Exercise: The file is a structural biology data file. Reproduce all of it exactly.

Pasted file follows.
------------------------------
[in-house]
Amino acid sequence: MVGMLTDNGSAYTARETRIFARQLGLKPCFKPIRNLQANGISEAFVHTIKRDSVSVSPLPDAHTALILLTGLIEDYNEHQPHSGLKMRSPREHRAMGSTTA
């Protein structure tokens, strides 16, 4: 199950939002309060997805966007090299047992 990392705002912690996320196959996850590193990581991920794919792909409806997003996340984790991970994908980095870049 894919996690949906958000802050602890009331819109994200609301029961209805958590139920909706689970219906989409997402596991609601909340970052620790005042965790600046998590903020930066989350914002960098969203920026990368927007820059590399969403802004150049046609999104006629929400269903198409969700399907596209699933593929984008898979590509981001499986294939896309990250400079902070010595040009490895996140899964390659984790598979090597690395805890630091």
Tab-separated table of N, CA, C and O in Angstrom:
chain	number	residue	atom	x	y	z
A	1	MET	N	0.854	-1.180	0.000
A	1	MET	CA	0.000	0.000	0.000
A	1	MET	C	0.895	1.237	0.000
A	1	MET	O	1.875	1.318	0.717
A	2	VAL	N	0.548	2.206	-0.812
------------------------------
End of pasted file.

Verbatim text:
[in-house]
Amino acid sequence: MVGMLTDNGSAYTARETRIFARQLGLKPCFKPIRNLQANGISEAFVHTIKRDSVSVSPLPDAHTALILLTGLIEDYNEHQPHSGLKMRSPREHRAMGSTTA
């Protein structure tokens, strides 16, 4: 199950939002309060997805966007090299047992 990392705002912690996320196959996850590193990581991920794919792909409806997003996340984790991970994908980095870049 894919996690949906958000802050602890009331819109994200609301029961209805958590139920909706689970219906989409997402596991609601909340970052620790005042965790600046998590903020930066989350914002960098969203920026990368927007820059590399969403802004150049046609999104006629929400269903198409969700399907596209699933593929984008898979590509981001499986294939896309990250400079902070010595040009490895996140899964390659984790598979090597690395805890630091």
Tab-separated table of N, CA, C and O in Angstrom:
chain	number	residue	atom	x	y	z
A	1	MET	N	0.854	-1.180	0.000
A	1	MET	CA	0.000	0.000	0.000
A	1	MET	C	0.895	1.237	0.000
A	1	MET	O	1.875	1.318	0.717
A	2	VAL	N	0.548	2.206	-0.812